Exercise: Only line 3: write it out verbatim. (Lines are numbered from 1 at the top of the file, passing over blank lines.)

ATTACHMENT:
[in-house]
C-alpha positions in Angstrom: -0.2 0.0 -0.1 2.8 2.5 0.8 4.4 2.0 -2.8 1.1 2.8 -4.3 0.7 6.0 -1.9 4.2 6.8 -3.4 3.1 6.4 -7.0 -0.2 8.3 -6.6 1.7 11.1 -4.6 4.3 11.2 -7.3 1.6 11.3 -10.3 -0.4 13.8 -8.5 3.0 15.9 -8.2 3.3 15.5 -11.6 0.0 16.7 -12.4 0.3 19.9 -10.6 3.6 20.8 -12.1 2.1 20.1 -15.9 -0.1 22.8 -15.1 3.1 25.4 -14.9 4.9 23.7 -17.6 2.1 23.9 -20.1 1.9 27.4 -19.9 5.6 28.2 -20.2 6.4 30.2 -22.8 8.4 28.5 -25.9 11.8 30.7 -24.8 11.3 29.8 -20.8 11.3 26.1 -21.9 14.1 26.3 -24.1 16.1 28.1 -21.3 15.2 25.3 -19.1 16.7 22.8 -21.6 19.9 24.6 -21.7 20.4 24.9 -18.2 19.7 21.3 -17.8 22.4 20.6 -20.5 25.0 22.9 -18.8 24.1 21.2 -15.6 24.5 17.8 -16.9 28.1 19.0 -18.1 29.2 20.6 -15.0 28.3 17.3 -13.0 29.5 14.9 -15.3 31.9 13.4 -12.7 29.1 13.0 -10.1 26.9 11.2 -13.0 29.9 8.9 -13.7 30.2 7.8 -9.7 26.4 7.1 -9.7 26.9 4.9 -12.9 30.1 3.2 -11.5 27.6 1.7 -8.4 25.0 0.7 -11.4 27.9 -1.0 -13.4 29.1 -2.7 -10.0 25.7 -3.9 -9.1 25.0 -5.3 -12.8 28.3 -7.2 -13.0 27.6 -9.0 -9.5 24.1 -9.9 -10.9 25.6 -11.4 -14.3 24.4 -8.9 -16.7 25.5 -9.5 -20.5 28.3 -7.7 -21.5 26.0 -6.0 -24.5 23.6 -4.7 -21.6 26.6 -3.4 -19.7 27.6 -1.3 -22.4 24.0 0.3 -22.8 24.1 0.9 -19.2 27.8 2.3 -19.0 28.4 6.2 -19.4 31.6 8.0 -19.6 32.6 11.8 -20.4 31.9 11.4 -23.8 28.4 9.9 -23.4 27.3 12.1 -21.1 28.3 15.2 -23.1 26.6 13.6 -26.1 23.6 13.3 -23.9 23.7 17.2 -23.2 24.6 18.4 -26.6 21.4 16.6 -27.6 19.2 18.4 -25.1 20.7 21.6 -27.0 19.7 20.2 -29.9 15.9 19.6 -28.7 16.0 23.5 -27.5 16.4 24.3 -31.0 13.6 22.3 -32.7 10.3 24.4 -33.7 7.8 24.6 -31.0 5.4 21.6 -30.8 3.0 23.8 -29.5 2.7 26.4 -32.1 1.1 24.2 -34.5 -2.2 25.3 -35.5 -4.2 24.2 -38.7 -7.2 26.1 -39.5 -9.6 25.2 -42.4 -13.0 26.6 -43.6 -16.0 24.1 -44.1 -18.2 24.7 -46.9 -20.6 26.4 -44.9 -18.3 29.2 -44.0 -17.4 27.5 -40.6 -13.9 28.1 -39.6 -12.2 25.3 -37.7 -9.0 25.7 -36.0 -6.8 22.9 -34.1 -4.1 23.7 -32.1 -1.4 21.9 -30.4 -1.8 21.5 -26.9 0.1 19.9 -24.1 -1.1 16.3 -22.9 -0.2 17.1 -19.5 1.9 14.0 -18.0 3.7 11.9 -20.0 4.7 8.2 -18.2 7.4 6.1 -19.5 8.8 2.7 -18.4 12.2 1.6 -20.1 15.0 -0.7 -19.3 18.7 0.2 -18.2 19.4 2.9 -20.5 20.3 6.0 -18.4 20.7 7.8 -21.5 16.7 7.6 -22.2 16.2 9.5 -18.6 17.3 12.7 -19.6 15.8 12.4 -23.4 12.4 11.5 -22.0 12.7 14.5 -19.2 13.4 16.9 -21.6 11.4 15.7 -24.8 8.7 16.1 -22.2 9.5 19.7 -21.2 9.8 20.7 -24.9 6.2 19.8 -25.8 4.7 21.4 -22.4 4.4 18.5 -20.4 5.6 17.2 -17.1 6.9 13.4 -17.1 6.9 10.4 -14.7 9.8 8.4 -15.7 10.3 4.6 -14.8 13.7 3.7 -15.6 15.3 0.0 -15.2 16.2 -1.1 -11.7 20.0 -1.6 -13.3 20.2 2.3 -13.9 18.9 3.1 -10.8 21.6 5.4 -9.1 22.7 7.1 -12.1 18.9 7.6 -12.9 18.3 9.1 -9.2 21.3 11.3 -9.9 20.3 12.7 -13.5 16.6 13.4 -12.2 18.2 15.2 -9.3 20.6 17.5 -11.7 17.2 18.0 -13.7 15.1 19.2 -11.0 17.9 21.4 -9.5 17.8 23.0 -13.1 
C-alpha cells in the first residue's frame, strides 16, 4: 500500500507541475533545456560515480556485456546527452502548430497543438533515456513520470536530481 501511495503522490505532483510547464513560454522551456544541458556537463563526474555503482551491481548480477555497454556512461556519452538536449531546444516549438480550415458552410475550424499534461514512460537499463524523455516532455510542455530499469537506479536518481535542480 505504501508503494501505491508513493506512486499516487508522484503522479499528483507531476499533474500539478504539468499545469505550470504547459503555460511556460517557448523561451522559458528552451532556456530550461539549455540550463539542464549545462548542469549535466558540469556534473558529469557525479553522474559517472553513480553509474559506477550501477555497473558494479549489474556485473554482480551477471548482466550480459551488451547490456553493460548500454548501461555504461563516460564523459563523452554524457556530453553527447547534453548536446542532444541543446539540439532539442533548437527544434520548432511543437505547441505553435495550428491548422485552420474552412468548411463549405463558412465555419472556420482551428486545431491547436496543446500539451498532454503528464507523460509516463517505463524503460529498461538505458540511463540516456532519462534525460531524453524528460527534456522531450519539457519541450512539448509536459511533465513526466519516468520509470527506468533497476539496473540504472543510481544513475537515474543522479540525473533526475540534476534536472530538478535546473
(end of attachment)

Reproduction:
C-alpha cells in the first residue's frame, strides 16, 4: 500500500507541475533545456560515480556485456546527452502548430497543438533515456513520470536530481 501511495503522490505532483510547464513560454522551456544541458556537463563526474555503482551491481548480477555497454556512461556519452538536449531546444516549438480550415458552410475550424499534461514512460537499463524523455516532455510542455530499469537506479536518481535542480 505504501508503494501505491508513493506512486499516487508522484503522479499528483507531476499533474500539478504539468499545469505550470504547459503555460511556460517557448523561451522559458528552451532556456530550461539549455540550463539542464549545462548542469549535466558540469556534473558529469557525479553522474559517472553513480553509474559506477550501477555497473558494479549489474556485473554482480551477471548482466550480459551488451547490456553493460548500454548501461555504461563516460564523459563523452554524457556530453553527447547534453548536446542532444541543446539540439532539442533548437527544434520548432511543437505547441505553435495550428491548422485552420474552412468548411463549405463558412465555419472556420482551428486545431491547436496543446500539451498532454503528464507523460509516463517505463524503460529498461538505458540511463540516456532519462534525460531524453524528460527534456522531450519539457519541450512539448509536459511533465513526466519516468520509470527506468533497476539496473540504472543510481544513475537515474543522479540525473533526475540534476534536472530538478535546473